There are two basic ways to accomplish a downstream slack-line cast, each of which requires the caster to do something that he has been taught is wrong.
The S Cast. Perhaps the most common technique for adding slack to a downstream presentation, the S cast easy to accomplish. After you have stopped the rod on the forward cast, wave the rod tip back and forth three or four times before the line touches down on the water. Make sure that you stop the rod first , and wave the rod tip just about 6 inches in each direction. The waving of the rod tip creates s-curves of slack in your line, which will straighten as the fly moves downstream.
The main problem with the S cast is that it places most of the slack close to the angler, rather than close to the fly. If you are casting into a fairly uniform current, this is not usually a problem. However, if there are competing currents or if the fly lands in water that is moving faster than the slack line, the fly will quickly start to drag. Thus, the S cast works best for fairly short casts.
The Pile Cast. Another way to perform a slack line cast is to make a purposely underpowered forward cast — called a pile cast or puddle cast — which places all of the slack at the leader end of the fly line. Done correctly, the pile cast is a thing of beauty, as the leader and the first few feet of fly line fall gently to the water in a controlled jumble. The big advantage of the pile cast is that, with all of the slack at the business end of the fly line, the fly itself is free to drift unencumbered and is less likely to be affected by complex currents pushing on the belly of the fly line.
The key to making a pile cast is directing the fly line upward, rather than outward, on the presentation cast. Begin with a low backcast, and then stop the rod high on the forward cast, throwing the line toward the sky at about a 45-degree angle from horizontal. As the line straightens out, drop your rod tip to the water’s surface, and watch the line and leader flutter to the water. Only through practice can you learn the right amount of power required to put the slack where you want it. An accomplished caster ends up with a straight length of fly line from his rod tip to a small pile of slack, out of which extend the tippet and fly.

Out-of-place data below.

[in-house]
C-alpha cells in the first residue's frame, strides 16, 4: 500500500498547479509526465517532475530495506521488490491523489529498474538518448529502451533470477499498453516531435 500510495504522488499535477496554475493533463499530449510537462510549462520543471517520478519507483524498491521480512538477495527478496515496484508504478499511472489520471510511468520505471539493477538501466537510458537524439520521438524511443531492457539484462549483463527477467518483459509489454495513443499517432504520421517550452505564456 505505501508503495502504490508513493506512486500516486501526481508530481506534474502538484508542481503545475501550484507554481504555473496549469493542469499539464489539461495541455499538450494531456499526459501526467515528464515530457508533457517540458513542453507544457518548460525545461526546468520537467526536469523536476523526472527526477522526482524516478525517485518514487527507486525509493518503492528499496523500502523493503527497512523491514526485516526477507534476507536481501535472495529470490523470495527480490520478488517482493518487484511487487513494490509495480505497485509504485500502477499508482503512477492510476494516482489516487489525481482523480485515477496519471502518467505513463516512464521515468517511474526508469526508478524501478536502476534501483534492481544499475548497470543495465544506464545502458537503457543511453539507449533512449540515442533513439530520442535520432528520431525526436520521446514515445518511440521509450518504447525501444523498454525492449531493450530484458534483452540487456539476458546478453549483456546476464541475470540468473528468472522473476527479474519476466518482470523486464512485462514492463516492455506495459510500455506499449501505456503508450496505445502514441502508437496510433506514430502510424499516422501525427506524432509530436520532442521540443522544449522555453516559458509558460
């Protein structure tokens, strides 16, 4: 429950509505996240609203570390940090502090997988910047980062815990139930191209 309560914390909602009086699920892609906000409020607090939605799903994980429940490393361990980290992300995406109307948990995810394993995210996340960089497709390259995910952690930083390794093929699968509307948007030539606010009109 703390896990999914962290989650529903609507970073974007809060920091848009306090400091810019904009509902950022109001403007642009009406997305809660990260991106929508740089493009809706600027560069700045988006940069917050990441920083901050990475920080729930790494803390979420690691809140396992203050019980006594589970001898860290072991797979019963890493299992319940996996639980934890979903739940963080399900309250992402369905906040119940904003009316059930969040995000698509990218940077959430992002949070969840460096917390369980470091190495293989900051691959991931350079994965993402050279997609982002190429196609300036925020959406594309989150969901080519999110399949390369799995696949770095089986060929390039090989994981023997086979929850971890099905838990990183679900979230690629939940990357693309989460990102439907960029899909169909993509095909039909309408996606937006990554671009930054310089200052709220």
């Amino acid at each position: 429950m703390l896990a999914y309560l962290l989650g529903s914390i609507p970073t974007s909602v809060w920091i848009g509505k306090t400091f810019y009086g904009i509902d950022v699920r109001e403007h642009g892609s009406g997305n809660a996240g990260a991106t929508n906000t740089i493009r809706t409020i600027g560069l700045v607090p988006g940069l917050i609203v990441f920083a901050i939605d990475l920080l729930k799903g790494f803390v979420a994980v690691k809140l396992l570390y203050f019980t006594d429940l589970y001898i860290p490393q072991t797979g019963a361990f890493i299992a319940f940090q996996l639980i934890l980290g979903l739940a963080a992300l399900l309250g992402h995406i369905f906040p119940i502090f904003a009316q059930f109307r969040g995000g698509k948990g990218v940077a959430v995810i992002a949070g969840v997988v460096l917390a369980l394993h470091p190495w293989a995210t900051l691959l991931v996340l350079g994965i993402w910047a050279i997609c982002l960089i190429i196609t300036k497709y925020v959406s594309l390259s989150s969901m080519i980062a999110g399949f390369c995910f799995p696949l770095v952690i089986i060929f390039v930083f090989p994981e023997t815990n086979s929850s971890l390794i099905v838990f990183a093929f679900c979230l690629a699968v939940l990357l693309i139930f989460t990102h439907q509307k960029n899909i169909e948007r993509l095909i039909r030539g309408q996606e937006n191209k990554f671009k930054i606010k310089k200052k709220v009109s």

No matter which of these methods you use to make a downstream presentation, be sure that your fly lands several yards upstream of where you think a fish might be. (If you’ve seen the fish rising, you’ll know exactly where it is.) This way, the fly can drift away from the rest of the line, and by the time the fish sees it, the fly is floating all by itself. When the fish strikes, raise the rod tip and quickly strip in line to pick up all the slack.
I discovered another great use for the pile cast a few years ago on the Colorado River near Kremmling , Colorado . A few of us were taking a lunch break at a riverside picnic table, when we notice a large cutthroat in an eddy, sipping small mayflies from the thick layer of foam on the surface. It was a tight spot: on one side of the eddy was the river’s main current, and on the other was the mouth of a small creek. The only way to approach the eddy would be from the slack water directly downstream.
As the fish continued to rise every 30 seconds or so, we munched our sandwiches and debated how best to present a fly. The water in the eddy was rotating pretty quickly, so it would be tough to keep a fly in one place for very long. Finally, Bill couldn’t take it any longer, so he put down his food, picked up his rod, and waded in below the eddy. Of course, the rest of us began heckling and shouting contradictory advice.
Bill’s first couple of casts confirmed what we had surmised: No matter the angle of attack, the proximity of the main current, slack water, and the swirling eddy meant that Bill’s fly began dragging almost as soon at it hit the water. The cutthroat continued to rise to bugs in the foam, but it wouldn’t touch Bill’s skating fly. If he were going to tempt this trout, he’d need a special cast.
Because the foam on the surface of the eddy was quite thick, Bill wasn’t much concerned about spooking the fish, so he waded a little closer and threw his line nearly straight up in the air. We spectators watched with interest as the end of the line and the leader piled in the center of the eddy. The swirling currents immediately went to work on the line, but because there was so much slack, the fly itself remained perfectly still for about 10 seconds…long enough for the fish to find it and eat it.
Bill threw his rod tip to the sky, and began stripping furiously and walking backward to pick up the slack. We all rushed down to the river’s edge, nets in hand, to help land the fish, a gorgeous 17-incher. As he cradled the trout, Bill gave us all a look of triumph. No matter who caught the most or the biggest fish that day, he will always be remembered as the guy who came through with a killer presentation in the clutch.